Whether or not an investment can be said to have been prudent or made with due care and diligence is a question which can only be decided on the facts of each case and bearing in mind that circumstances change. In relation to the risk associated with investments in securities, the Supreme Court of Appeal stated that, it must not be overlooked that every investment in shares carries with it the inherent risk of capital loss. Therefore, a trustee exercising due diligence and care will consider the risk associated with investment in shares. The extent to which it will be prudent to invest in the share market must necessarily depend on the circumstances of each case. Generally speaking, however, a trustee will as far as is practicable seek to spread the investments of the pension fund over various forms of undertakings in order to obtain a balance of stability and growth in the capital value of the pension fund in the income it produces.
 
 
Courts in the United Kingdom and the Adjudicator in South Africa have said that, a trustee’s performance when making pension fund investments is not judged by success or failure i.e., right or wrong. Neither prophecy nor prescience is expected of trustees and their performance must be judged not by hindsight but by facts which existed at the time of the occurrence. The performance of the trustees will be assessed on the basis of the facts which existed at the time when investment in the structured product was made. The issue in this regard will be whether the trustee acted prudently at the time. Prudence entails, inter alia, assessing the risk associated with the chosen investment product and taking appropriate steps to protect the interests of members.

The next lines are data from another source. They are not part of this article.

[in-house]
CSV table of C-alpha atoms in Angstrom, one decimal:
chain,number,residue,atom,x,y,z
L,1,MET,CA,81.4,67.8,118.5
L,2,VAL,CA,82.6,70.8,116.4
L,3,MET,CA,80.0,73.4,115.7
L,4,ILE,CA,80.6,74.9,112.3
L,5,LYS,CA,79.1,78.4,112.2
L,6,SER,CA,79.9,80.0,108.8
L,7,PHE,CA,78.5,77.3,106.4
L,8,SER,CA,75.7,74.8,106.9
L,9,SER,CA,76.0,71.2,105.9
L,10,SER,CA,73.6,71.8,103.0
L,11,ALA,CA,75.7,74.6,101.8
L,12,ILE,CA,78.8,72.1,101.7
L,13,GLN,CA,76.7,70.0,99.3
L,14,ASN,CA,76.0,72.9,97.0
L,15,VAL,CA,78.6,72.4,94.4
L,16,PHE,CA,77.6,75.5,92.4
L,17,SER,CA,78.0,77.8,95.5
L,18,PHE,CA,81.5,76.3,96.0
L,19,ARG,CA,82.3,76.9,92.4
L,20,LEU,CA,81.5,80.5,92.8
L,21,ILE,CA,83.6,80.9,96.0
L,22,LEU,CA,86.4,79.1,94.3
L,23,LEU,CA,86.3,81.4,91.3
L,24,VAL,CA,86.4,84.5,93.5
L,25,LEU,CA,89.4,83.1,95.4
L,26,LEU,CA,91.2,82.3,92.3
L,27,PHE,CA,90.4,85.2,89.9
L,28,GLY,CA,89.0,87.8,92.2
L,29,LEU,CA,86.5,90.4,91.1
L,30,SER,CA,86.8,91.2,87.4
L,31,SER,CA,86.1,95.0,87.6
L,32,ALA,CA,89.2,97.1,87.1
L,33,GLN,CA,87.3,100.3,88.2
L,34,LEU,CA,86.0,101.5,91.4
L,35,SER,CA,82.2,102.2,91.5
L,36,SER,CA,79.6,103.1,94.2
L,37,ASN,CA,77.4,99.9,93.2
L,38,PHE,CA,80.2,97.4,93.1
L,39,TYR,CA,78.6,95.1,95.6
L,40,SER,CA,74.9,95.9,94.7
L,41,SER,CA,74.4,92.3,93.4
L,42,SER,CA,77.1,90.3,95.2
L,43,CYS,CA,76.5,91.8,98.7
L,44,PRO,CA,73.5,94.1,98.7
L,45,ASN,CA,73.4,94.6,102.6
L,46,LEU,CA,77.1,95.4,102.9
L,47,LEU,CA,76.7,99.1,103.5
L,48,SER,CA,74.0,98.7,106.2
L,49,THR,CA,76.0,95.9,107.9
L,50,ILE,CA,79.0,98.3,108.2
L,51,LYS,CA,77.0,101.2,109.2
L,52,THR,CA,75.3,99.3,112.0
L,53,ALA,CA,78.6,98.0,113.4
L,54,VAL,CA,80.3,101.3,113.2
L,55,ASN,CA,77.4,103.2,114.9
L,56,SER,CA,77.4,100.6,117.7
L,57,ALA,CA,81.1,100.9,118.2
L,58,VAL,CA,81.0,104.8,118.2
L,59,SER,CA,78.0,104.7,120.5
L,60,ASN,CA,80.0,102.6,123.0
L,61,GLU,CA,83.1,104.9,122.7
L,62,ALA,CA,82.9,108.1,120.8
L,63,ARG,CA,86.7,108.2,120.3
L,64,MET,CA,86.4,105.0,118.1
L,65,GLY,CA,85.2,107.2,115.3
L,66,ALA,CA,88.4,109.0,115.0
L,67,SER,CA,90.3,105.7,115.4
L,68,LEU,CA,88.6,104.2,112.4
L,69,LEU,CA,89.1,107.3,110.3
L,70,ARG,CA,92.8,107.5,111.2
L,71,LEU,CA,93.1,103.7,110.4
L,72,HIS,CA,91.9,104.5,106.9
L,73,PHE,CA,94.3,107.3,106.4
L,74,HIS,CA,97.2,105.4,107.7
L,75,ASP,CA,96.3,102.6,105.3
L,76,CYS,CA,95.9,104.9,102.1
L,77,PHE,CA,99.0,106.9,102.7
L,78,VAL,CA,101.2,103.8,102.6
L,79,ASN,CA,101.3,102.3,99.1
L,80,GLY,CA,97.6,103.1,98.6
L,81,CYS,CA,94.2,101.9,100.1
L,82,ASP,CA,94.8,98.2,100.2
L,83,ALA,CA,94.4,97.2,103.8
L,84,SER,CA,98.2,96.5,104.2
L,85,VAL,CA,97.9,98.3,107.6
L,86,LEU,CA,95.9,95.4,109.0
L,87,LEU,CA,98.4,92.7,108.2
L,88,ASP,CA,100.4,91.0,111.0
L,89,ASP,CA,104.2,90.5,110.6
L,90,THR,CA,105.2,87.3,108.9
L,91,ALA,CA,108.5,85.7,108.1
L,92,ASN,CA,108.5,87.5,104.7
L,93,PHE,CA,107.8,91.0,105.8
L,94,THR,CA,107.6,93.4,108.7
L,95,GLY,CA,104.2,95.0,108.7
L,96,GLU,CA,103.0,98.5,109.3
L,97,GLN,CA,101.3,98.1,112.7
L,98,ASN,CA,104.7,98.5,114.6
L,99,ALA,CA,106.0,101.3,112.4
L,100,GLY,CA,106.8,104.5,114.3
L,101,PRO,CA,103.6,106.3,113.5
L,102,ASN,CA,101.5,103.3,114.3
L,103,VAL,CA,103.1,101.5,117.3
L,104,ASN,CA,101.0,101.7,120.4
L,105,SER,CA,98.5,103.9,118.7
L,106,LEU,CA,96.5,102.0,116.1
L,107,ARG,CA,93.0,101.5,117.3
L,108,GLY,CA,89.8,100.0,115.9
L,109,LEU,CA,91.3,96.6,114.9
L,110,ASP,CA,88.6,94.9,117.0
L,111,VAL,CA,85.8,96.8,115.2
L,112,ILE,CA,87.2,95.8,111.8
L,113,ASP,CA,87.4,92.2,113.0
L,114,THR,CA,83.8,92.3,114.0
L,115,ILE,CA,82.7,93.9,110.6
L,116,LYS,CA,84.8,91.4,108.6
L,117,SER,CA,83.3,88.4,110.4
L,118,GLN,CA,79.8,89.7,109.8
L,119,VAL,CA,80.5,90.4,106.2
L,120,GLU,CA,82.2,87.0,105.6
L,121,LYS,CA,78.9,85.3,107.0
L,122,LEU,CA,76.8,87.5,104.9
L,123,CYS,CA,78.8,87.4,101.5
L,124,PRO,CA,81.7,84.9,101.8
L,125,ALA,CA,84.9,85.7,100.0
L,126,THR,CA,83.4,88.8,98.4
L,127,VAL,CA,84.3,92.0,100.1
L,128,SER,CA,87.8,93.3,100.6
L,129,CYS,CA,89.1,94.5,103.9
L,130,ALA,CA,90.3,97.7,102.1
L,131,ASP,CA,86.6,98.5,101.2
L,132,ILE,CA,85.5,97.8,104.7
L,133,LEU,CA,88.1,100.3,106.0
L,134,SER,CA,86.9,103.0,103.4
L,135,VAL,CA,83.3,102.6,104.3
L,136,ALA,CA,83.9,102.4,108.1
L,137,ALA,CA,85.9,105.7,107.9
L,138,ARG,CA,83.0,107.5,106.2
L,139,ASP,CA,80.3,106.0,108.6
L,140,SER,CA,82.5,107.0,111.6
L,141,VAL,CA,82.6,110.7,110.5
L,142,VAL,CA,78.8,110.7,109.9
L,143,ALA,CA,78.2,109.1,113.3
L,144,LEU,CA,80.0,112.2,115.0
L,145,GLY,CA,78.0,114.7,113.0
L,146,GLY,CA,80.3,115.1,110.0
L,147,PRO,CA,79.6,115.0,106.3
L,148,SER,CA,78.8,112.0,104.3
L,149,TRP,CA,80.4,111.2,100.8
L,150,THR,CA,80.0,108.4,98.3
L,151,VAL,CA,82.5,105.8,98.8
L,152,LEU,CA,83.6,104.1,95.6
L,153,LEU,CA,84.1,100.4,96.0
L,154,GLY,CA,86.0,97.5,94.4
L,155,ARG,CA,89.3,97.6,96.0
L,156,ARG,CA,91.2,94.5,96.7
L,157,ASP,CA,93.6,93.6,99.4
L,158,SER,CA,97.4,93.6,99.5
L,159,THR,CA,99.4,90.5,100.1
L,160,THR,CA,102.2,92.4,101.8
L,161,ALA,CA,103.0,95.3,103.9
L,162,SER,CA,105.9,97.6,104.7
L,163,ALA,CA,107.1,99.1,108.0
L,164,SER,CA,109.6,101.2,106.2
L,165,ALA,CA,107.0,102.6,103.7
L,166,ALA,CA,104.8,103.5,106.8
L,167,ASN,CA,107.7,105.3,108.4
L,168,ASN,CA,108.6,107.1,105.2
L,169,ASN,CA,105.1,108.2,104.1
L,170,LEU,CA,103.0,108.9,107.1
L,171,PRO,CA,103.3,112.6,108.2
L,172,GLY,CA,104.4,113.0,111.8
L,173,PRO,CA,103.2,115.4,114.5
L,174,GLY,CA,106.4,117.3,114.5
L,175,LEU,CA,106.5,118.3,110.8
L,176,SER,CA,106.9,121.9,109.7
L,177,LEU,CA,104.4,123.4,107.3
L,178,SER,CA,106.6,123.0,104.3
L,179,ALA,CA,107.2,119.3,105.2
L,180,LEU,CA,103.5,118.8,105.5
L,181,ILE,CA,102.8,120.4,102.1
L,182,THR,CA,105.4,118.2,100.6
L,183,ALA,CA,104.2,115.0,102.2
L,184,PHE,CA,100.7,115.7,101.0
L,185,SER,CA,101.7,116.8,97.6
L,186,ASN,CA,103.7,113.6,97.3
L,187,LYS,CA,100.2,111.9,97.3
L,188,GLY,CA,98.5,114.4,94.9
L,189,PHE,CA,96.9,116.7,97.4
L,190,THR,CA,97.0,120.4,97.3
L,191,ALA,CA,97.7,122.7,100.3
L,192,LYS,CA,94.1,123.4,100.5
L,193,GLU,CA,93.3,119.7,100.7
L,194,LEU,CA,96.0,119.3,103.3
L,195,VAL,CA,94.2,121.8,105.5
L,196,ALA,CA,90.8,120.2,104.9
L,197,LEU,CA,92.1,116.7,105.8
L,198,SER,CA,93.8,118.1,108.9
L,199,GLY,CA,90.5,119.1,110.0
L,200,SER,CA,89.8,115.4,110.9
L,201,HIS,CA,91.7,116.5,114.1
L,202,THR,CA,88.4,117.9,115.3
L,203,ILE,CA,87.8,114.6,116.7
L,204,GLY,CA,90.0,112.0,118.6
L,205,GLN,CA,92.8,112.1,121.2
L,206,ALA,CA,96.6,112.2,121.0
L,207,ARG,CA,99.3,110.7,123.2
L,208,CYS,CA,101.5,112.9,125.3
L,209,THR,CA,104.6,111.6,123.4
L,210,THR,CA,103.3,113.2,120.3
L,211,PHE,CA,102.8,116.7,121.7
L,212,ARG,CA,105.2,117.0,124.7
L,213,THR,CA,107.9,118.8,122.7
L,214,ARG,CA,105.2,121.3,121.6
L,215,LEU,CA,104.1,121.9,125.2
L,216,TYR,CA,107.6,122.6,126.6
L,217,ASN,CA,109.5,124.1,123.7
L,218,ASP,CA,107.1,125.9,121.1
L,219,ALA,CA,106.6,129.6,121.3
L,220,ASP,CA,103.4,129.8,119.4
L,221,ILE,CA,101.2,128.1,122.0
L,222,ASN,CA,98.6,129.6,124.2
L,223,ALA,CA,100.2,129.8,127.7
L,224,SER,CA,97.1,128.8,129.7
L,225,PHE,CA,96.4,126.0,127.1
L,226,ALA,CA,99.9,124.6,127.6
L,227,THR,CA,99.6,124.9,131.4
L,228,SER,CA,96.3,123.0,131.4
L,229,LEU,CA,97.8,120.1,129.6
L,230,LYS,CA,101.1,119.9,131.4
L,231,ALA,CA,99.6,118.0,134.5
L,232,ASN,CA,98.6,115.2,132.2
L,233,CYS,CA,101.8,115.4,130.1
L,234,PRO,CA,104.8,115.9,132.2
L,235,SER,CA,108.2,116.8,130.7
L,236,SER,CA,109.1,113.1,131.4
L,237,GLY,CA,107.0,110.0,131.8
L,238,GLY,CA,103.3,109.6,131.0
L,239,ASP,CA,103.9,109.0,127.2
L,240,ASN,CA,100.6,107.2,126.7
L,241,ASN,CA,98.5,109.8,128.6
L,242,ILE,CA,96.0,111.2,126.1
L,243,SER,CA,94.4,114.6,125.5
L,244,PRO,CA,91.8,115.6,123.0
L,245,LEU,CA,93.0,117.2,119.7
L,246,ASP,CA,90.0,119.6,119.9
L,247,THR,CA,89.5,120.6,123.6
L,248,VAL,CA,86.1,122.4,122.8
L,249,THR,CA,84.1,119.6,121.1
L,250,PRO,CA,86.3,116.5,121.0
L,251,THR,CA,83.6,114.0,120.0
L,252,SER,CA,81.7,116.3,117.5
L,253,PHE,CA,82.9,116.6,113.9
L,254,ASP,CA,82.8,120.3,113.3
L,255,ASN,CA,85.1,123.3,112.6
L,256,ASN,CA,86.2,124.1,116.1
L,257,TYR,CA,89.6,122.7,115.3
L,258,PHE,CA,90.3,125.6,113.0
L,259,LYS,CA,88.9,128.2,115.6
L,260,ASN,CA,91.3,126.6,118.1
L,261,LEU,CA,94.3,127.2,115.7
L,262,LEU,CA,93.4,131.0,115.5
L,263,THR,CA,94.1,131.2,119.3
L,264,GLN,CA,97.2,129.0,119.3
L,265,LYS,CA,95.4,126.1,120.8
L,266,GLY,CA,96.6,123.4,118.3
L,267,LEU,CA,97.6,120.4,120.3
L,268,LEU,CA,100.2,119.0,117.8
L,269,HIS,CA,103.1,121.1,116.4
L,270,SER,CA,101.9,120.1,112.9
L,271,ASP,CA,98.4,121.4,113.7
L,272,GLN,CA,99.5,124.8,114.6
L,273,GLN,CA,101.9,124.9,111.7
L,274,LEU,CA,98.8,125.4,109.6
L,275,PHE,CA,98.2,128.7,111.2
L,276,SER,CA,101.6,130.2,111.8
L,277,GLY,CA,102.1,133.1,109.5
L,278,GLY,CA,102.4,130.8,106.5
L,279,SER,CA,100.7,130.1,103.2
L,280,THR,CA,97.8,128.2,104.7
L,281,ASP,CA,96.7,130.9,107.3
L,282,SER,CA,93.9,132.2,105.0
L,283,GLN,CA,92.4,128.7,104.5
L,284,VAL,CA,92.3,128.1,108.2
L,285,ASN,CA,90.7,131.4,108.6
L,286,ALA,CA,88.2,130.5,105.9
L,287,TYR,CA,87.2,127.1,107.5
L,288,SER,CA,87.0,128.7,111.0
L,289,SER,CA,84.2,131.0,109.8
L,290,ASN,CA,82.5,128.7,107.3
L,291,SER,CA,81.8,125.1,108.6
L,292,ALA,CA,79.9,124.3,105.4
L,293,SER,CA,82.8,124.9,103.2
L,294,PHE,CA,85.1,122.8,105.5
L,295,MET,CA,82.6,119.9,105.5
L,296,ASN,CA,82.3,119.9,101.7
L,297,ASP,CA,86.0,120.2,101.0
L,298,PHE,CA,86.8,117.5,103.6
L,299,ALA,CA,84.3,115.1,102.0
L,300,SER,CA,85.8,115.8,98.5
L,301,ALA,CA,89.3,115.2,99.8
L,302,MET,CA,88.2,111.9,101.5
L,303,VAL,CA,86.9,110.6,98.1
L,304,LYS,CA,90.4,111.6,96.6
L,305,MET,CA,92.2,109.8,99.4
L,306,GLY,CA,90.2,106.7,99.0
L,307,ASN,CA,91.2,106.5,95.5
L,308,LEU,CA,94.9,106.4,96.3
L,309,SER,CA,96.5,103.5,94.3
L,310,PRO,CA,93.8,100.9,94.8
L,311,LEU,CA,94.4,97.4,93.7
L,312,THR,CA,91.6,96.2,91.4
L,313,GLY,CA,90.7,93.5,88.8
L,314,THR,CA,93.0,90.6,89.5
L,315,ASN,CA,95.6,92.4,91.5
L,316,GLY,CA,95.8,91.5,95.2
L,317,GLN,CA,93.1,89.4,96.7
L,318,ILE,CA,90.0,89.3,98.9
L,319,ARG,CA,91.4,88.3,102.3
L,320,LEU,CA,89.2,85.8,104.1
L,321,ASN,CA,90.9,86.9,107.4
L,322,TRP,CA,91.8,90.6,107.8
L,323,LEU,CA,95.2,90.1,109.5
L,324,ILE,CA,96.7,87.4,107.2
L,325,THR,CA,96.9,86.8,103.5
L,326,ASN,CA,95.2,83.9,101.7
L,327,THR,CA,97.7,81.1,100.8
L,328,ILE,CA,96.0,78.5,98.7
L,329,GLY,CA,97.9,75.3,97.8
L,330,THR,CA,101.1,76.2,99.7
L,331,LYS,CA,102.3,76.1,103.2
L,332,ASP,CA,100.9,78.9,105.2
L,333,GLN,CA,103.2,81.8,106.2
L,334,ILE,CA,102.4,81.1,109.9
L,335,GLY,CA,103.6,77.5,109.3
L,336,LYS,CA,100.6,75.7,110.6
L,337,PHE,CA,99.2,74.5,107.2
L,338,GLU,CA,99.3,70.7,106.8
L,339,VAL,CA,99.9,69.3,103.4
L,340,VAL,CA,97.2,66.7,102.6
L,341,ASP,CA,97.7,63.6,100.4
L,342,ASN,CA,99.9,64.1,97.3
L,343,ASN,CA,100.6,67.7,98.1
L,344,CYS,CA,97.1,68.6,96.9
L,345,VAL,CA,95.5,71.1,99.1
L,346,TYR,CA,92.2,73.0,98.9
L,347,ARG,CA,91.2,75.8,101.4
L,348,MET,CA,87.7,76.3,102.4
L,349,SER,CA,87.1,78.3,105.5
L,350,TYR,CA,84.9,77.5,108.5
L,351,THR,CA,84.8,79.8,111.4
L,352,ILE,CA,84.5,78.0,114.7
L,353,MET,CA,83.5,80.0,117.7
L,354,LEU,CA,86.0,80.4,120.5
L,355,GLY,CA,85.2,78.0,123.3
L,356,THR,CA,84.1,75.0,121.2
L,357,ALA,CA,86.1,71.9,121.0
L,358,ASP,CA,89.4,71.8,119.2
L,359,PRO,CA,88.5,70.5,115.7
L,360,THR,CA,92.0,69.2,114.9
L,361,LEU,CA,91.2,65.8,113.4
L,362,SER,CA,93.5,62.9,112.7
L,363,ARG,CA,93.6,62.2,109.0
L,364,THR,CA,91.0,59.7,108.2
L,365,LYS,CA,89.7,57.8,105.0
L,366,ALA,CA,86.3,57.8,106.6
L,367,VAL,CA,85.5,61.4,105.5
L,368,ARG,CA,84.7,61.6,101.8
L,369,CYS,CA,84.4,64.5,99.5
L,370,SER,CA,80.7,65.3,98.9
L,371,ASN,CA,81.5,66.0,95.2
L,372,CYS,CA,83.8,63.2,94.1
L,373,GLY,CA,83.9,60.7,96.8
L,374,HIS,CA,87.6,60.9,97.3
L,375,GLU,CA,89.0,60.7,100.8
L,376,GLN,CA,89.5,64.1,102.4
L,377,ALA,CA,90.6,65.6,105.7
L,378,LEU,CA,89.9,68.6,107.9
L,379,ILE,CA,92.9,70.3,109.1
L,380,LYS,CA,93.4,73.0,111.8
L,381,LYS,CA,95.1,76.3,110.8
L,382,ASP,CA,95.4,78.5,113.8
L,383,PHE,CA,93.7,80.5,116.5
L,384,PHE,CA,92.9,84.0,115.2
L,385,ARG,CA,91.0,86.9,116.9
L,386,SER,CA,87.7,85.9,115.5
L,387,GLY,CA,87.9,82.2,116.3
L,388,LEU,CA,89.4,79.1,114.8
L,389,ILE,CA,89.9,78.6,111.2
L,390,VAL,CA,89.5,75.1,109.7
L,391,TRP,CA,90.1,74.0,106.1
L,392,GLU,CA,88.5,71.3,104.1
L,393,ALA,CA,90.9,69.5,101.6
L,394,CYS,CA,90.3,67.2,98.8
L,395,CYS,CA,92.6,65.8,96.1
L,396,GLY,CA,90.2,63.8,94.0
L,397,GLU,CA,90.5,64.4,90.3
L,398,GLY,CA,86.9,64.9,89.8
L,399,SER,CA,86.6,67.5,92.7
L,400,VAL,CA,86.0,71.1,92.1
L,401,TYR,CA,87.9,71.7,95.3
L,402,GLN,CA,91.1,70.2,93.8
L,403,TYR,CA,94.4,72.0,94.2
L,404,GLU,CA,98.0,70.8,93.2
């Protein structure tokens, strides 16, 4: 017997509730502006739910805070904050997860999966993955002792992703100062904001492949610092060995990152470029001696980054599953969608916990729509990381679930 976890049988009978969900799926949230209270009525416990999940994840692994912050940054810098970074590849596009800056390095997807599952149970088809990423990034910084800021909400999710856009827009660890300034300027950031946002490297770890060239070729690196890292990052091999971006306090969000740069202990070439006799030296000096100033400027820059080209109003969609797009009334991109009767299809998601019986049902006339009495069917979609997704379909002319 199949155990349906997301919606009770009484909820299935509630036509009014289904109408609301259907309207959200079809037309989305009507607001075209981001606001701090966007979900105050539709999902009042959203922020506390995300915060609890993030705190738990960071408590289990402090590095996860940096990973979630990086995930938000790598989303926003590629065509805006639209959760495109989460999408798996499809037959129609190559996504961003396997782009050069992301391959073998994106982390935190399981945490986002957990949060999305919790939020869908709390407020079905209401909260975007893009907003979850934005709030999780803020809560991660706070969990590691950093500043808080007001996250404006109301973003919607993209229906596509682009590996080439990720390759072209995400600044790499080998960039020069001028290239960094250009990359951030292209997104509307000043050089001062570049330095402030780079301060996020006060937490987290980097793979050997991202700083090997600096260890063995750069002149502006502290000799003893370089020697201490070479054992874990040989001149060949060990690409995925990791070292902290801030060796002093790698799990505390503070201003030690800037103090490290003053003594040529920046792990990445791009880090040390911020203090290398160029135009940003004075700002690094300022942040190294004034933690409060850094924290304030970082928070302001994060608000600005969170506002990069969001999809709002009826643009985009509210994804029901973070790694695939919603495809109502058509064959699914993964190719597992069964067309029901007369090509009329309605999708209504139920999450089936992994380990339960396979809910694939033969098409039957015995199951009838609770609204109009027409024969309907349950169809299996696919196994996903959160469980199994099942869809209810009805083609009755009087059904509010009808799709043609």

Trustees’ duties do not stop once they have made an investment. Trustees have a duty to review the investments of the pension fund from time to time. As such, it is apparent that trustees have an on-going duty to review the investments made by a fund. The circumstances of the fund and the nature of the investment will determine the frequency of such revision and the steps that have to be taken in order to avoid adverse consequences to the assets of the pension fund.
 
Members are entitled to rely on the trustees of a pension fund to engage in investment activities in their interest. Furthermore, members should hold trustees responsible for any negligent and adverse consequence to their benefits occasioned by the investment activities of the fund. Although not required by the Act, it is prudent and incumbent upon members of pension funds to monitor and apply their minds to the investment reports issued by pension funds from time to time. Although the average member may not have the skills required for monitoring the investment activities of pension funds, such members should approach the trustees and/ or the Administrators of the fund for assistance. The days of trusting the ‘middleman’ to look after a member’s pension interest are gone, members have to take personal interest in their own fate.